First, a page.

1 week 2 days ago
The U.S. Bankruptcy Court for the Northern District of Illinois recently held in Krol v. Key Bank National Association (In re MCK Millennium Centre Parking, LLC) that the safe harbor of section 546(e) of the Bankruptcy Code applies to a debtor’s payments made in respect of mortgages pooled and held by a REMIC trust.  The case appears to be the first to interpret the phrase “in connection with a securities contract” to include payments of this type.  Background In 2008, MCK Millennium Centre Retail, LLC, a subsidiary and insider of debtor MCK Millennium Centre Parking, LLC, obtained a loan from Key Bank National Association.  Key Bank sold the promissory note to a trust qualified as a real estate mortgage conduit (“REMIC”).  The promissory note was pooled with other mortgages, and certificates representing beneficial ownership interests in the trust were issued to investors.  The certificates entitled the holders to payments from principal and interest on the pool of mortgages, in the manner provided for in the pooling and servicing agreement (“PSA”) among Key Bank, Wells Fargo, as trustee, and other financial institutions.
1 week 2 days ago
In the months, even years, before selling a business, there are certain steps that a business owner can take to maximize sale price.  These can range from financial housekeeping (i.e. consider whether audited financial statements should be paid for) to operational improvements (i.e. are all customers actually profitable?  Should more money go into R&D).  Read more here.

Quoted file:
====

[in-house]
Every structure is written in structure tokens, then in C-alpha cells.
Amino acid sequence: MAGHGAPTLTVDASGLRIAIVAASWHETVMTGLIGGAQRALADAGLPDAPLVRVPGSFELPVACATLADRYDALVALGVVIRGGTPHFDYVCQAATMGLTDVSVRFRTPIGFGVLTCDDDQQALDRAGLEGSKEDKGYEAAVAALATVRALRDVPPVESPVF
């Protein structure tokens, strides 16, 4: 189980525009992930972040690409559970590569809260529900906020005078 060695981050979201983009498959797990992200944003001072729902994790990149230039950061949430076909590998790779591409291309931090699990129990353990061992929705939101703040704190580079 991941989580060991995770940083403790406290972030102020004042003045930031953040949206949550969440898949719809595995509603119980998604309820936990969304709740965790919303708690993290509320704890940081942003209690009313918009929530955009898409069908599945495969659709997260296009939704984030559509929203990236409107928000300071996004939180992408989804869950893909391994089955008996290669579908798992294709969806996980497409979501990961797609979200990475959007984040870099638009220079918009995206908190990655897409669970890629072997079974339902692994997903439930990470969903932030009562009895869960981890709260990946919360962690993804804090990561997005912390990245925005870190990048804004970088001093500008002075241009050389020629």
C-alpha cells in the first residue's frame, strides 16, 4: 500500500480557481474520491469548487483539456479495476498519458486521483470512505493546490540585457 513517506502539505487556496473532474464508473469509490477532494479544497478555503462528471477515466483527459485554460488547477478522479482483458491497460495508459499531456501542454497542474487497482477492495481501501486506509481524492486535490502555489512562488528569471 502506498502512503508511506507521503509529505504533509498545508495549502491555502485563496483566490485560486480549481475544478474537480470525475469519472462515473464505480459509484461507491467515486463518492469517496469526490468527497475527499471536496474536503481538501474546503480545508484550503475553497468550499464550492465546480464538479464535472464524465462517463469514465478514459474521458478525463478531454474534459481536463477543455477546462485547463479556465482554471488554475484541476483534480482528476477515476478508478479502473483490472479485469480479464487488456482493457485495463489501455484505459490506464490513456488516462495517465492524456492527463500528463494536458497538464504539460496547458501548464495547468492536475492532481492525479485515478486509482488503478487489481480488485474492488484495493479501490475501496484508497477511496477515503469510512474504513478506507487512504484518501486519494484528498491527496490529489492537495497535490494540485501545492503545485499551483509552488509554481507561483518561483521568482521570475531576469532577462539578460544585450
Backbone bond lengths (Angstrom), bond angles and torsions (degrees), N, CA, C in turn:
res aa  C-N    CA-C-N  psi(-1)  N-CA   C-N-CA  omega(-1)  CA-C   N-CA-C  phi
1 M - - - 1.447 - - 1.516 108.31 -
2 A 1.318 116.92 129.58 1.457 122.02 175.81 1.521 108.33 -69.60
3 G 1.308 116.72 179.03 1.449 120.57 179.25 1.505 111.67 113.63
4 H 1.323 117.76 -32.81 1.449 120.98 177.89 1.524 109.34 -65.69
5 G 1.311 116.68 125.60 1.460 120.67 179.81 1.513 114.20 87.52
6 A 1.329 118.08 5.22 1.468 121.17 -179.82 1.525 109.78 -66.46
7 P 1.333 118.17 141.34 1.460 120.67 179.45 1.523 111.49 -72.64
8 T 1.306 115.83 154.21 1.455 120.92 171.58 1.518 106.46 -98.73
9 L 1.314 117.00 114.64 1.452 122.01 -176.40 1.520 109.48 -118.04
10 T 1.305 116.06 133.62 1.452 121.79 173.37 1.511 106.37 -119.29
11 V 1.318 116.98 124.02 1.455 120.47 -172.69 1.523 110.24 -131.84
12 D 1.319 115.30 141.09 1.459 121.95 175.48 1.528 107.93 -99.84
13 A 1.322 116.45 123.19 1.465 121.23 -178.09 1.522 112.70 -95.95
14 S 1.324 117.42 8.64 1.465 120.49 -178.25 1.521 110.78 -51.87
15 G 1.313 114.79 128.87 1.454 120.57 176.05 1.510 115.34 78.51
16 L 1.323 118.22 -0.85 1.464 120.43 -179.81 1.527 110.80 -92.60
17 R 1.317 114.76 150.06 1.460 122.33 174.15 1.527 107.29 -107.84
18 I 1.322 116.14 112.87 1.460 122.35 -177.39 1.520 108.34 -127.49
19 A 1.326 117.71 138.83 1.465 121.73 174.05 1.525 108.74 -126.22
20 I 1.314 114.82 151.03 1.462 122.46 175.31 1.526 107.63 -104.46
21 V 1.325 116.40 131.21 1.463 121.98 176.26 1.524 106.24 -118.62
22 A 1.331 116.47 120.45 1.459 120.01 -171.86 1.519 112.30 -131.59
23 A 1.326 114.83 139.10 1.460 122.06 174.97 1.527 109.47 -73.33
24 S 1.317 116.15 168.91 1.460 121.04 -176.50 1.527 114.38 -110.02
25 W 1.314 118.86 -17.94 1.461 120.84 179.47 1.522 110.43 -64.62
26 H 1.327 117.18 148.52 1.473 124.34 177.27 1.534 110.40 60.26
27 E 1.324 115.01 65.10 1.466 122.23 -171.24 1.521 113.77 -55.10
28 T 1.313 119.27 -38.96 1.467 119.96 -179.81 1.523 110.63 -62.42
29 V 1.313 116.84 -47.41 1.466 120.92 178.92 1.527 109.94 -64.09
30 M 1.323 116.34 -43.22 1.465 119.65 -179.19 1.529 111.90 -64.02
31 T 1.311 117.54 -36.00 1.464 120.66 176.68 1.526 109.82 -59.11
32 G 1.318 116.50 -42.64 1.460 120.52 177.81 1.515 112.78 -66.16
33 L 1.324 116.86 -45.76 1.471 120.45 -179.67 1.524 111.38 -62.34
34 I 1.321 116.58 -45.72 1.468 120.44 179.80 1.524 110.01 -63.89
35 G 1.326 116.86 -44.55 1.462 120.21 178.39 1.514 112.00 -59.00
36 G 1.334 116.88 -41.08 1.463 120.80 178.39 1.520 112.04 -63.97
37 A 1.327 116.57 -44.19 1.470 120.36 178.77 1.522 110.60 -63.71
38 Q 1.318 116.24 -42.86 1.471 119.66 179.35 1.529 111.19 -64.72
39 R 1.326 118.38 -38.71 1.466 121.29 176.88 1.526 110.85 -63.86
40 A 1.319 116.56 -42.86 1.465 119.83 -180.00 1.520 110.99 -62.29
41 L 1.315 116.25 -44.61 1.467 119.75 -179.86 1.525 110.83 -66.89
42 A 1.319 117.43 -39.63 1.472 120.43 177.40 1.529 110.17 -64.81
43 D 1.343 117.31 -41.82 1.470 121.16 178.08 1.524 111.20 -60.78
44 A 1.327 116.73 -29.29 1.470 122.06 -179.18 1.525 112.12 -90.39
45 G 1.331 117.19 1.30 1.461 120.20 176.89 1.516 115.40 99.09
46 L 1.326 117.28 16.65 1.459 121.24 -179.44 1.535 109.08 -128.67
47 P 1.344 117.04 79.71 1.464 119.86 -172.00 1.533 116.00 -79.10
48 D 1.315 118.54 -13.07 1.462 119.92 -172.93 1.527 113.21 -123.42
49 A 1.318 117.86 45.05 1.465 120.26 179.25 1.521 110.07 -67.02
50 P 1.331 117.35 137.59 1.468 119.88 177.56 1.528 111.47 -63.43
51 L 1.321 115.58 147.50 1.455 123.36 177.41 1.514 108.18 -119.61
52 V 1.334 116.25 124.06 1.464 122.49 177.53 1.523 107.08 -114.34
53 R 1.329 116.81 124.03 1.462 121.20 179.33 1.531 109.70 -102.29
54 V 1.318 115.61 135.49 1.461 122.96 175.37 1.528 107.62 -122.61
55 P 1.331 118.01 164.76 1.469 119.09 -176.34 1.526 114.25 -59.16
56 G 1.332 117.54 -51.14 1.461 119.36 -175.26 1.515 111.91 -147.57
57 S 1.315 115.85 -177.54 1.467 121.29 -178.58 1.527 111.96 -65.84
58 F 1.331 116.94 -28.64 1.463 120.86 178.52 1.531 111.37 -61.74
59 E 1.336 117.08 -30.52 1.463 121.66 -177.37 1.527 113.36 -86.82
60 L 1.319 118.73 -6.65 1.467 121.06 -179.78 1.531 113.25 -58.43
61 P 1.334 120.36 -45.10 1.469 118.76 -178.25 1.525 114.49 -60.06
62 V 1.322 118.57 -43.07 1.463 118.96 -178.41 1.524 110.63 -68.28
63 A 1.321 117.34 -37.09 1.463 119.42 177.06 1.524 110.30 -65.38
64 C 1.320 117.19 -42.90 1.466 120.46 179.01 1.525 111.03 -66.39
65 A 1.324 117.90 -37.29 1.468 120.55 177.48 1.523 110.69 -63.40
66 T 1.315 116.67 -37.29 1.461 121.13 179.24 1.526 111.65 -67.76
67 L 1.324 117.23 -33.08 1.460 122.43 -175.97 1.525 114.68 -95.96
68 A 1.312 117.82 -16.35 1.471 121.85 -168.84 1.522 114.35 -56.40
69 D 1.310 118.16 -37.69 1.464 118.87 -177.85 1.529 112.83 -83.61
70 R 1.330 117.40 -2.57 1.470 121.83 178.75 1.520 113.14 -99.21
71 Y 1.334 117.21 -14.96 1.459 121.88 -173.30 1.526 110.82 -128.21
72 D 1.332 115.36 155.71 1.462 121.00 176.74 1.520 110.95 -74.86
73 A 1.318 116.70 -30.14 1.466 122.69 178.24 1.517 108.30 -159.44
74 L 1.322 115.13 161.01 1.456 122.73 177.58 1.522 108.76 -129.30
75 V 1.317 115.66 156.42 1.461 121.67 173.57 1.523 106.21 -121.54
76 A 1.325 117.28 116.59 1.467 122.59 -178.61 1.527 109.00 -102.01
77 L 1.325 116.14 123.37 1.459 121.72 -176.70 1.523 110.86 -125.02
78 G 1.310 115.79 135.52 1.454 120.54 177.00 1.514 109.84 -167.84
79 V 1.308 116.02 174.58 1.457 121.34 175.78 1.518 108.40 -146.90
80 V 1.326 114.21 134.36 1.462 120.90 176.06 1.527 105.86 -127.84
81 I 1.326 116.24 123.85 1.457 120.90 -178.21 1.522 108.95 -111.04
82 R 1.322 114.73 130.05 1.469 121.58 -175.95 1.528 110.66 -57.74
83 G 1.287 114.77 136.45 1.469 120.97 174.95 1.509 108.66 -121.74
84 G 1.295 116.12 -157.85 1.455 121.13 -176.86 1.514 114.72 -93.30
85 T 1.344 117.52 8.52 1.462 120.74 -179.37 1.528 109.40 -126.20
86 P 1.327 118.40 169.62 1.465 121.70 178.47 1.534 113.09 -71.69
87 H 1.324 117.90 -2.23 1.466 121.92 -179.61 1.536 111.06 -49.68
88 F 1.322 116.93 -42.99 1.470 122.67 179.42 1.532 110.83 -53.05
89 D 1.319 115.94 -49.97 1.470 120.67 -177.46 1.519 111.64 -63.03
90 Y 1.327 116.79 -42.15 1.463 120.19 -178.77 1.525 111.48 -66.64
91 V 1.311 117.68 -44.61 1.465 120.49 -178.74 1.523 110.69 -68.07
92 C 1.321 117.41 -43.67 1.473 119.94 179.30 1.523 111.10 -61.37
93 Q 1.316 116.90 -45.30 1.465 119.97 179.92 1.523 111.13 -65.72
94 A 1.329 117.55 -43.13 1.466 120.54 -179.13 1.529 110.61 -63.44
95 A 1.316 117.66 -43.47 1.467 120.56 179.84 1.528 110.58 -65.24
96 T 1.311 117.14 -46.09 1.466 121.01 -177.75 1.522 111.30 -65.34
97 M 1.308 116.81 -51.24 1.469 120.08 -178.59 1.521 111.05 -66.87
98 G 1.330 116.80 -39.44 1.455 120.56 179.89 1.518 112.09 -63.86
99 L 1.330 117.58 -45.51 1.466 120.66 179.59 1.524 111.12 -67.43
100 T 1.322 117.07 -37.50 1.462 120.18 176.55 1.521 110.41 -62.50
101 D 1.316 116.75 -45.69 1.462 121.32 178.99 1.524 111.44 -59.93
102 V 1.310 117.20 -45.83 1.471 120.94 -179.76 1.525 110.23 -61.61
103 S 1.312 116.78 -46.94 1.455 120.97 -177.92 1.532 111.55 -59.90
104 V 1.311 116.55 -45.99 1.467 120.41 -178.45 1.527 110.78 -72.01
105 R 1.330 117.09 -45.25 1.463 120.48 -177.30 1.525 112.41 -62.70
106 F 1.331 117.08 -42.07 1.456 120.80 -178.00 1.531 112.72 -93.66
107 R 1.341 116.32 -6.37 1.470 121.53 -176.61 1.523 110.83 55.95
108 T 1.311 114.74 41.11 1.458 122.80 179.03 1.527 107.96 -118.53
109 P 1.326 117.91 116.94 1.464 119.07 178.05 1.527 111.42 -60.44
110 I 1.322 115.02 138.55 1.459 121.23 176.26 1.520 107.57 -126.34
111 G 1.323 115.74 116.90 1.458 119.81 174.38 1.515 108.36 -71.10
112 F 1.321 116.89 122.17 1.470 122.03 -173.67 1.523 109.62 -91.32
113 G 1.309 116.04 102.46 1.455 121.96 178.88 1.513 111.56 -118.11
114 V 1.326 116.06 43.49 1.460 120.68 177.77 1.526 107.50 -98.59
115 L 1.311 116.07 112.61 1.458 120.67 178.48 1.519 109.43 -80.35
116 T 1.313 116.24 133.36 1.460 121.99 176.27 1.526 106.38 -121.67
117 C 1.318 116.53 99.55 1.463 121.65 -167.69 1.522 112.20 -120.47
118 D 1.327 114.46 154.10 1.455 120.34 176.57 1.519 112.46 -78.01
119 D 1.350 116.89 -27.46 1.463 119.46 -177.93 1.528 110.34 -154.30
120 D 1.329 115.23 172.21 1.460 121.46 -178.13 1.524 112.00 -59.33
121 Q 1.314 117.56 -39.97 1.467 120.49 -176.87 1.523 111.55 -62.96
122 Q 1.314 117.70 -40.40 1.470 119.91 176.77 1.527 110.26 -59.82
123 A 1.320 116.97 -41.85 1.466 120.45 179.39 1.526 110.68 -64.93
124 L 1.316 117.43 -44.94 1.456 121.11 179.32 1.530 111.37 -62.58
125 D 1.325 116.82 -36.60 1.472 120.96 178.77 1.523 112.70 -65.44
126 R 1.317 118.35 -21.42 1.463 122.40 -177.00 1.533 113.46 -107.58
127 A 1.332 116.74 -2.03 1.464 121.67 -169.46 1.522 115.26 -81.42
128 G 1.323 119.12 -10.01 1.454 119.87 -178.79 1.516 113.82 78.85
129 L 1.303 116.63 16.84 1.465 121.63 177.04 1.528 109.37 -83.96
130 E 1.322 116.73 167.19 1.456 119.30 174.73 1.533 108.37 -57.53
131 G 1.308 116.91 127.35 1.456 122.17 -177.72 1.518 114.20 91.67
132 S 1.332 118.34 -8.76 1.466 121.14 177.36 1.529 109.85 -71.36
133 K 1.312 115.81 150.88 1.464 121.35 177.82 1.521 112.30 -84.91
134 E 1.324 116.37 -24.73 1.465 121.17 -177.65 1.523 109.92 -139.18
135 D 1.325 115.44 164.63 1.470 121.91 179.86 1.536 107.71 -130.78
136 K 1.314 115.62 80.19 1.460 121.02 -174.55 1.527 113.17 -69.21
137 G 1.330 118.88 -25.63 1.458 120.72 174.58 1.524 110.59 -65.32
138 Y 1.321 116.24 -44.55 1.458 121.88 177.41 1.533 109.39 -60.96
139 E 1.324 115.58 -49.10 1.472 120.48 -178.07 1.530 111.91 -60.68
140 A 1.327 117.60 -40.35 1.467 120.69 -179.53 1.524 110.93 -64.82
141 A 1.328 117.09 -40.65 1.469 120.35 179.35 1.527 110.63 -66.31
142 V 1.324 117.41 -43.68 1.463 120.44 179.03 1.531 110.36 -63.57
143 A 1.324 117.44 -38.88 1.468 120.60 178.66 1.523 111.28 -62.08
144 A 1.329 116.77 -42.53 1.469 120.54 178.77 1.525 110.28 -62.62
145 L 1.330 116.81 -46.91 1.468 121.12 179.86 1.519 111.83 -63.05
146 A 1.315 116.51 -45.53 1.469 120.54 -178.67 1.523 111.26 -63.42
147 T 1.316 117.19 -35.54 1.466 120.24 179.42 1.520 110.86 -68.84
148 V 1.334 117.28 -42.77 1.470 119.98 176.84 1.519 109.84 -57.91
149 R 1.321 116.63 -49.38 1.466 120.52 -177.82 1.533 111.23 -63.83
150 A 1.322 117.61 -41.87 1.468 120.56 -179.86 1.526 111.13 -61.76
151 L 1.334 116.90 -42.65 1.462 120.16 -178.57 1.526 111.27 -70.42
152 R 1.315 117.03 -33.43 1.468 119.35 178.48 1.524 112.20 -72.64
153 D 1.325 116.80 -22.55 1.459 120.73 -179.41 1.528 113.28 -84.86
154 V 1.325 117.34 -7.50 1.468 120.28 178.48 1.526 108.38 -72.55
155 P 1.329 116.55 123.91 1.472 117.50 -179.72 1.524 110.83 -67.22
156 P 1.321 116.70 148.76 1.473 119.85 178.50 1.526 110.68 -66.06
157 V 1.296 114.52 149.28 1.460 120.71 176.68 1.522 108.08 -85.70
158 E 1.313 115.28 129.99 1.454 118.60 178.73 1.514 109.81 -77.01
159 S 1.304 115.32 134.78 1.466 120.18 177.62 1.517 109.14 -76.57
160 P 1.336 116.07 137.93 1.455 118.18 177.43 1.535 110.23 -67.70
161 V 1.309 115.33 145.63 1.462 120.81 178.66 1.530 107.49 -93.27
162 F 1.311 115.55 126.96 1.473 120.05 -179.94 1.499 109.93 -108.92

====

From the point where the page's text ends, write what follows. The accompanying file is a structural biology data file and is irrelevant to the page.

1 week 2 days ago
In the first of what is promised to be a series, the PCAOB issued a communication to audit committees to highlight key areas of recurring concern in PCAOB inspections of large audit firms and emerging risks to audits. This Audit Committee Dialogue includes questions that the PCAOB encourages audit committees to ask their auditors. 
1 week 2 days ago
Cathedral of St. Paul
Jim Mone/Associated Press
A bankruptcy judge last week gave the parishes of the Roman Catholic Archdiocese of St. Paul and Minneapolis a greater voice as creditors in the archdiocese’s bankruptcy case, a development that is “troubling” to victims of alleged clergy sexual abuse and their advocates, who say the judge’s ruling effectively gives the archdiocese a place on both sides of the bargaining table. Judge Robert Kressel of the U.S. Bankruptcy Court in St. Paul, Minn., signed off on an order that gives the archdiocese’s 187 parishes increased representation in their bid to reach a settlement with alleged victims through a separate, parish-only creditors’ committee, one with equal standing to the current creditors’ committee made up of alleged victims. Though parishes have banded together in past diocesan bankruptcies to facilitate negotiations with abuse victims, never before have they been allowed to form their own creditors’ committee, lawyers familiar with the bankruptcies say. By forming a committee, any legal fees the parishes generate will paid by the archdiocese, sparing the parishes a significant expense.

Read More from: WSJ.com: Bankruptcy Beat

1 week 2 days ago
Cathedral of St. Paul
Jim Mone/Associated Press